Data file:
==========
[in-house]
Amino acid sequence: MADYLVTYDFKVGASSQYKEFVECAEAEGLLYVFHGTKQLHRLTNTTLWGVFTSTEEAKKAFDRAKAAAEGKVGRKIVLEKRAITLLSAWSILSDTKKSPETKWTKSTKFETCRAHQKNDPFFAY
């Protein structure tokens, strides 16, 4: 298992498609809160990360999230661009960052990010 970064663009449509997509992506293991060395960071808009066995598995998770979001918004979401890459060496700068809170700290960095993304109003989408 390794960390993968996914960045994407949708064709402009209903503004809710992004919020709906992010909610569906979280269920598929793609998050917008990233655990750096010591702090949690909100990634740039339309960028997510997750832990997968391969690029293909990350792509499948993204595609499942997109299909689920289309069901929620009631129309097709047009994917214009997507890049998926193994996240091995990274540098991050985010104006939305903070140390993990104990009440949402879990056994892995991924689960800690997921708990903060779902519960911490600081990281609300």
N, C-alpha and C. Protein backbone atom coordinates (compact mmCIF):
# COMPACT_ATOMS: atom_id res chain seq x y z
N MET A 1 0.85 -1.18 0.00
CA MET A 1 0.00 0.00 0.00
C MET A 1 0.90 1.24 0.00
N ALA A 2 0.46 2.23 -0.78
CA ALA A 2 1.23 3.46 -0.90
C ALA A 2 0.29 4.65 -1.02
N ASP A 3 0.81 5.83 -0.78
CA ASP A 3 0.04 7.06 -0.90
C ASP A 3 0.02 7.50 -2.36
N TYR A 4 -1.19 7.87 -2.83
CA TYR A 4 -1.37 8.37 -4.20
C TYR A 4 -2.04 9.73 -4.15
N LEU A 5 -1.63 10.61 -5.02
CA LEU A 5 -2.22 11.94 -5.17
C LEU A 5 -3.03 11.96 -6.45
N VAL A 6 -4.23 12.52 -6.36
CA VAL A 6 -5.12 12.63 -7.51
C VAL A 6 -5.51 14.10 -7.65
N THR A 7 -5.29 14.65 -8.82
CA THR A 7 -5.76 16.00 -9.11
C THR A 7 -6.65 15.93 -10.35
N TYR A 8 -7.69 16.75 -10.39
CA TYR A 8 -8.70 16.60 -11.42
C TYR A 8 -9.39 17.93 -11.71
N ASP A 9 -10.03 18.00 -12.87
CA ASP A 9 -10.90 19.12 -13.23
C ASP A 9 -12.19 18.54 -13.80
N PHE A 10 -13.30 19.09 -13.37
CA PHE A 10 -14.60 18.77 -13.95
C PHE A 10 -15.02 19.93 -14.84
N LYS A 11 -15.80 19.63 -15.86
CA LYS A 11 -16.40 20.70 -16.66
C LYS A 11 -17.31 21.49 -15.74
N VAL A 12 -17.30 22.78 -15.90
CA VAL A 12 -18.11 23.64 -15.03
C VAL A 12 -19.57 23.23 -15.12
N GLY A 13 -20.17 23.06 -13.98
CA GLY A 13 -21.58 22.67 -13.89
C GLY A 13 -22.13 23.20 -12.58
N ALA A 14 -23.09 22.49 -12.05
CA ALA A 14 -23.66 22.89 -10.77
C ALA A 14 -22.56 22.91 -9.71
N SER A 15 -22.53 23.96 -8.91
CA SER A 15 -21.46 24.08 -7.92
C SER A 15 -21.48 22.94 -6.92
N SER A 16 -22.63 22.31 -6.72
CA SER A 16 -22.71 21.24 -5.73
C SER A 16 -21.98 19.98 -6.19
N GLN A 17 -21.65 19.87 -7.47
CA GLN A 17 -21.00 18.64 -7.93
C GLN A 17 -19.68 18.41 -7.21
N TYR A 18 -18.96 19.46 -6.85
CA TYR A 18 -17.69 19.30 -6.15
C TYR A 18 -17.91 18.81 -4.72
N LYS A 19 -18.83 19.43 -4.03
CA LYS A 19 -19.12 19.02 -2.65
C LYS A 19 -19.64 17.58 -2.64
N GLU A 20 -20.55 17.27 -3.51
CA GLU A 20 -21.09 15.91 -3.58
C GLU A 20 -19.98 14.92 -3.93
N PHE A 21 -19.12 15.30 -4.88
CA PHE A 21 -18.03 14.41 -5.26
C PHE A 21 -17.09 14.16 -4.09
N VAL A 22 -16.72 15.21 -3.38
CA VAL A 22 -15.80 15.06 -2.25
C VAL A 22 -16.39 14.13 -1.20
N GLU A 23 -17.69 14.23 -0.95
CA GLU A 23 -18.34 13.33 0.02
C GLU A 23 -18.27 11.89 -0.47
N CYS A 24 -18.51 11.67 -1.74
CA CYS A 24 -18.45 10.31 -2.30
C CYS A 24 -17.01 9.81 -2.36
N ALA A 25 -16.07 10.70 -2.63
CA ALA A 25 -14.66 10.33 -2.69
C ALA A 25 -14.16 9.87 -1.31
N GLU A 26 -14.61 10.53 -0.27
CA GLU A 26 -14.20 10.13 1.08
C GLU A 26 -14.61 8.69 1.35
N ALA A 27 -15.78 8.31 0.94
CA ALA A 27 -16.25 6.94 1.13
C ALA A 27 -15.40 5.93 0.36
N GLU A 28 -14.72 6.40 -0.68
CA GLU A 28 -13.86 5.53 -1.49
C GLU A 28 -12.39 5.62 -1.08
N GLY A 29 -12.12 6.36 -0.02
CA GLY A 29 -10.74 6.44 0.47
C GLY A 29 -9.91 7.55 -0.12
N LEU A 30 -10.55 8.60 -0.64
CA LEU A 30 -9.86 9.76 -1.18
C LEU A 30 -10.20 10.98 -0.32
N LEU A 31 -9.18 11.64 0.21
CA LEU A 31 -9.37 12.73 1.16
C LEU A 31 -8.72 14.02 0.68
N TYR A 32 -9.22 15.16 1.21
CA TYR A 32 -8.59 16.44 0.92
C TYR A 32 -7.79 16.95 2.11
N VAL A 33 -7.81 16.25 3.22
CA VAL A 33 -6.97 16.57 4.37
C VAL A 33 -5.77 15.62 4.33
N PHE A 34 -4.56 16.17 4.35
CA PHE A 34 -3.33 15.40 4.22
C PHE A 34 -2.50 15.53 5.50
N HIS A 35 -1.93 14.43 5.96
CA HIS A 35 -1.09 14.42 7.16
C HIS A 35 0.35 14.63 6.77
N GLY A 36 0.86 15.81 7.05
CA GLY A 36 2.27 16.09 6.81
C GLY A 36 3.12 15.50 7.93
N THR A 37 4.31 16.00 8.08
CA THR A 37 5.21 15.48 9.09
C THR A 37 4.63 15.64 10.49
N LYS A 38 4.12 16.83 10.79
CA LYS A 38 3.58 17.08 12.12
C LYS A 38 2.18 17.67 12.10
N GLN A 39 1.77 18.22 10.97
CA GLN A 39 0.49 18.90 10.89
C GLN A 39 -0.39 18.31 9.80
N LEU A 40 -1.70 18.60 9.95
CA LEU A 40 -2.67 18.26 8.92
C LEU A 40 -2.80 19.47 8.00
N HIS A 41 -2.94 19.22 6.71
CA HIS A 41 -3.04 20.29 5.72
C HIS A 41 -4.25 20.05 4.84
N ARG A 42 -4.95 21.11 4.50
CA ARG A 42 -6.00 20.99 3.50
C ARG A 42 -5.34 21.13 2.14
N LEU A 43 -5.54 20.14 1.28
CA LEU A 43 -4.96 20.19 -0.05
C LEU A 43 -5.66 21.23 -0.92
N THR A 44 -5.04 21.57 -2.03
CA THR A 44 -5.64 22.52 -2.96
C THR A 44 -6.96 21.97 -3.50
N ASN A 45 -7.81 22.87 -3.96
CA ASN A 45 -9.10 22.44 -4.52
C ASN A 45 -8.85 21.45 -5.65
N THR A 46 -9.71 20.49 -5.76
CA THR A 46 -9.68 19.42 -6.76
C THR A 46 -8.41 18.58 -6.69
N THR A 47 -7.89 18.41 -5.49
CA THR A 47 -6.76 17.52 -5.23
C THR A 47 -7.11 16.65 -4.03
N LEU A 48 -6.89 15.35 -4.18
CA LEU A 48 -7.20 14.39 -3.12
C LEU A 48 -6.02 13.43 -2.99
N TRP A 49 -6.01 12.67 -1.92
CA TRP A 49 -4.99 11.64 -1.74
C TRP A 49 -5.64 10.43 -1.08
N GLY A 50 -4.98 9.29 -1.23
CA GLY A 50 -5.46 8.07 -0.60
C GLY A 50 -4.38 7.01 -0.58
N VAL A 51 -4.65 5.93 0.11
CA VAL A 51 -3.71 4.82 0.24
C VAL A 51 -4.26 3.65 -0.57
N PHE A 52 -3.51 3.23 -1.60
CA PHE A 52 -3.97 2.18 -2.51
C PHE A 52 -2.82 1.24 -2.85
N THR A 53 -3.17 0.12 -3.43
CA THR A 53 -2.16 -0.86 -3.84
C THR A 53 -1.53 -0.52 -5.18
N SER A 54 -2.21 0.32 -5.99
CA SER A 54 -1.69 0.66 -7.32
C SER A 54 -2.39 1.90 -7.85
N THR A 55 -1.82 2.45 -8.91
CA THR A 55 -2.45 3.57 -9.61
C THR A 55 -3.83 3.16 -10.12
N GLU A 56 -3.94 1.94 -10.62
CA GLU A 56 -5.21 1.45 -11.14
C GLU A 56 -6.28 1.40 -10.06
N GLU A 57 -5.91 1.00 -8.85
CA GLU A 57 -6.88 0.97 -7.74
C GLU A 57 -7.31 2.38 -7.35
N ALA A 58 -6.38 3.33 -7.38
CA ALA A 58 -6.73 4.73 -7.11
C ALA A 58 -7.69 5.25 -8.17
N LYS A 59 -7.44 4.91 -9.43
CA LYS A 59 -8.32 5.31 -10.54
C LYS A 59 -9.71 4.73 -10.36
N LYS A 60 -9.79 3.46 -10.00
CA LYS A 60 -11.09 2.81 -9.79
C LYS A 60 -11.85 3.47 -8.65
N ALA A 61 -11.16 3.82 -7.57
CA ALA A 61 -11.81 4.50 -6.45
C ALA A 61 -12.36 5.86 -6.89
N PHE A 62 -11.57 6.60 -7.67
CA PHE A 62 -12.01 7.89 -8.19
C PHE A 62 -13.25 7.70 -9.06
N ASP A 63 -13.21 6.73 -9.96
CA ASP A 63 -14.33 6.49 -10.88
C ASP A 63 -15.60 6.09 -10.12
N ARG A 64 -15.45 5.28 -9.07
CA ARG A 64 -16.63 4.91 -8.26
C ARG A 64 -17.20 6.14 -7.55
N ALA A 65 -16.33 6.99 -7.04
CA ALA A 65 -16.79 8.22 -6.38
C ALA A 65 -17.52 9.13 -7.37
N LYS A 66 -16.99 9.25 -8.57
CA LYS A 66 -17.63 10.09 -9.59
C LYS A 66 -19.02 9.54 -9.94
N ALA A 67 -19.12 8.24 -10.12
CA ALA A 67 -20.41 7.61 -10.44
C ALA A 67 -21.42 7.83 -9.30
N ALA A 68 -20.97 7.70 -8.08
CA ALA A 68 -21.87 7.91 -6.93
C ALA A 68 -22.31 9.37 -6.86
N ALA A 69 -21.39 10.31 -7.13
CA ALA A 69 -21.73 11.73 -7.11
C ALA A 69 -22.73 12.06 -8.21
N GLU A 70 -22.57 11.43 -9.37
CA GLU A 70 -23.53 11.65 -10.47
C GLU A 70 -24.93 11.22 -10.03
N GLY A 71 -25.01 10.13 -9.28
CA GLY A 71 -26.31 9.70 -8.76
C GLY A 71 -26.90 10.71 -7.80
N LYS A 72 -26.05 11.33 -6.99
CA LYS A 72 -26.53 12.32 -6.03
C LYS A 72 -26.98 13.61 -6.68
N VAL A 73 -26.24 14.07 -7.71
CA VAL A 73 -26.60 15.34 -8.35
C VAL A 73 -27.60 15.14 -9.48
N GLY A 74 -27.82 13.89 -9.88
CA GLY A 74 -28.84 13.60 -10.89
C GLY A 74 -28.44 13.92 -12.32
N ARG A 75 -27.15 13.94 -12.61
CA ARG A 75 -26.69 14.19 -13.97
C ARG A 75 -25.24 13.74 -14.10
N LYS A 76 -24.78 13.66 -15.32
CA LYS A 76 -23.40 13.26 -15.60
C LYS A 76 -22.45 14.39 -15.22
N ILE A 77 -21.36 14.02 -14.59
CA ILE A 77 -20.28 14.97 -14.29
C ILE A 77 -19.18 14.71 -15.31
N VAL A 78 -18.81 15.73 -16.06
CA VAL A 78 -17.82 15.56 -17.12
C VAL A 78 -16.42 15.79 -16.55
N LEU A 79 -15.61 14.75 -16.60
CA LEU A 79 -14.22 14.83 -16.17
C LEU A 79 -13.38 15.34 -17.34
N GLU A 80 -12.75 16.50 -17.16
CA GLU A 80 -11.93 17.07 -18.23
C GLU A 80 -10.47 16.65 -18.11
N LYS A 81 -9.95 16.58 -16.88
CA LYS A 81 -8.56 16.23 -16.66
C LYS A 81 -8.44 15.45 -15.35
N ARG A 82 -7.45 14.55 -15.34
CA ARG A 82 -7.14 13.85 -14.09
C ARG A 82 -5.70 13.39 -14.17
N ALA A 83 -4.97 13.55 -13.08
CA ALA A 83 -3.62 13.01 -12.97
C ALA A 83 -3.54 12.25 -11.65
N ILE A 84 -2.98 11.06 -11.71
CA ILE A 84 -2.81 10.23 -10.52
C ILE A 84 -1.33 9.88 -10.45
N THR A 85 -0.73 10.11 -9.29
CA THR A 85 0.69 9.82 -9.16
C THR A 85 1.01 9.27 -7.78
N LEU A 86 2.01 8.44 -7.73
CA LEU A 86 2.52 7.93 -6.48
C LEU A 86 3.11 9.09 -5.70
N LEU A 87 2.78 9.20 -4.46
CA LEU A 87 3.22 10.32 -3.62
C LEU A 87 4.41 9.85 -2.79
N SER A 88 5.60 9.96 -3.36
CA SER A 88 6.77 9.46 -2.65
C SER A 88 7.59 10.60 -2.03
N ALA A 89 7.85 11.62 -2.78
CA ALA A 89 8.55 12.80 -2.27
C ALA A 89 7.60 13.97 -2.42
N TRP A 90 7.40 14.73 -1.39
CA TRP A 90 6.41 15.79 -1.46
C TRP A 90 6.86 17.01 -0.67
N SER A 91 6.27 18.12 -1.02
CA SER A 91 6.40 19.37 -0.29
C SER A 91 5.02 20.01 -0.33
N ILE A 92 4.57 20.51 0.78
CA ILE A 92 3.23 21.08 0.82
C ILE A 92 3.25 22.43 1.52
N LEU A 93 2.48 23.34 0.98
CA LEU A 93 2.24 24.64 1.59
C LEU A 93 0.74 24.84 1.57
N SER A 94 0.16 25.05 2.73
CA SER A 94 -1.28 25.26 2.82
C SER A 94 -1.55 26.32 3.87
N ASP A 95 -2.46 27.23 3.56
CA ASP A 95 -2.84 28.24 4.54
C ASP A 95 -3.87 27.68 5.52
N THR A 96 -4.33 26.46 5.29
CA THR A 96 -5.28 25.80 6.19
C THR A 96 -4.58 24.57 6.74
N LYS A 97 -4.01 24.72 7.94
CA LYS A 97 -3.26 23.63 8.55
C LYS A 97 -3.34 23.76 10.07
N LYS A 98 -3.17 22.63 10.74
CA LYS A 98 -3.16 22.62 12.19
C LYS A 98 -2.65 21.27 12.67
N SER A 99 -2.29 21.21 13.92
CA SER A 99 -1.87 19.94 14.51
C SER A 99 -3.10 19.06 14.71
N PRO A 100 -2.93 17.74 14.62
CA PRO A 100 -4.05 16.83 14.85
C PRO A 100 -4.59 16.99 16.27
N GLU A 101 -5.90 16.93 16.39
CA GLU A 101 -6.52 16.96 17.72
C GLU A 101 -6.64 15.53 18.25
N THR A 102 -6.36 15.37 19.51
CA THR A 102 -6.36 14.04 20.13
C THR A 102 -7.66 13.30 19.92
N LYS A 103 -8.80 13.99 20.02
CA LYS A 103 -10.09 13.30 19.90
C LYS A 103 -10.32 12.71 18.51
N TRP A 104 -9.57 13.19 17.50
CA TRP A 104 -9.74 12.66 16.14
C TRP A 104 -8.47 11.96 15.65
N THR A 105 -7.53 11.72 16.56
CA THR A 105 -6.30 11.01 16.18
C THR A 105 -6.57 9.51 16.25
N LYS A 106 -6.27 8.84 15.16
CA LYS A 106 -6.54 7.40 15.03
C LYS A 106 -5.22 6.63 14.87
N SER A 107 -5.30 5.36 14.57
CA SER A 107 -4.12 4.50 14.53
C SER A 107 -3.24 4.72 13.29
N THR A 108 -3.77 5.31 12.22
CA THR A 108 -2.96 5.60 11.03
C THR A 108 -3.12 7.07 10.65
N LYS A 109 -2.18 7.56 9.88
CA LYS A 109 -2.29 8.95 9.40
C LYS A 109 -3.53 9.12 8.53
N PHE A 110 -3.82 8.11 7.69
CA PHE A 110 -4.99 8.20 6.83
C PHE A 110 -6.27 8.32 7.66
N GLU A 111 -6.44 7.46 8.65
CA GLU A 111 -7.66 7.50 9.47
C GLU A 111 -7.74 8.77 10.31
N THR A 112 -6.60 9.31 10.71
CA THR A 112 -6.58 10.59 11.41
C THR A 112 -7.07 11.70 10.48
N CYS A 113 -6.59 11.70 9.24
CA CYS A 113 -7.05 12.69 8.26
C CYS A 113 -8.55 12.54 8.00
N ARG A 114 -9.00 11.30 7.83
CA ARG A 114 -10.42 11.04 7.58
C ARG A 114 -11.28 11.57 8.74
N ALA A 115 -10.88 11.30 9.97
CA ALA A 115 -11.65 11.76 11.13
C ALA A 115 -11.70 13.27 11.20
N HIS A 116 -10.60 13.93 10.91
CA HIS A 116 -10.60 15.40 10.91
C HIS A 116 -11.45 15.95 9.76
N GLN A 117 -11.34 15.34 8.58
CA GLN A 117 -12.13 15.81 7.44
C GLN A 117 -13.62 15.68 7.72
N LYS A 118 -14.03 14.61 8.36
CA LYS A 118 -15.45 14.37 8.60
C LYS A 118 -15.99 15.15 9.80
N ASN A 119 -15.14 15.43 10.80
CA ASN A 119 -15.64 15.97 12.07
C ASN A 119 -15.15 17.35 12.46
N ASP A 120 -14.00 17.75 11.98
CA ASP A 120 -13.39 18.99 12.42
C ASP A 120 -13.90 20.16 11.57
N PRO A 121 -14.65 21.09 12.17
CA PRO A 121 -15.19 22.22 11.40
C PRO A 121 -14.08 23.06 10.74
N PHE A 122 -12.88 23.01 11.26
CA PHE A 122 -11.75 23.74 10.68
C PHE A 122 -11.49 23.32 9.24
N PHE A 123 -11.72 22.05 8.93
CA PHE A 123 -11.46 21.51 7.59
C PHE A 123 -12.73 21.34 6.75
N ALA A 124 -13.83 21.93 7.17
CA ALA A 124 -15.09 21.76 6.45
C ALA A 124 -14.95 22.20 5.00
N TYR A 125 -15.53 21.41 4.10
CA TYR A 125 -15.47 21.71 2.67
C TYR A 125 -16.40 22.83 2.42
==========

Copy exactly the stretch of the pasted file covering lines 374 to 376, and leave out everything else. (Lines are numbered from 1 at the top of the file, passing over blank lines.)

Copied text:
C PHE A 123 -12.73 21.34 6.75
N ALA A 124 -13.83 21.93 7.17
CA ALA A 124 -15.09 21.76 6.45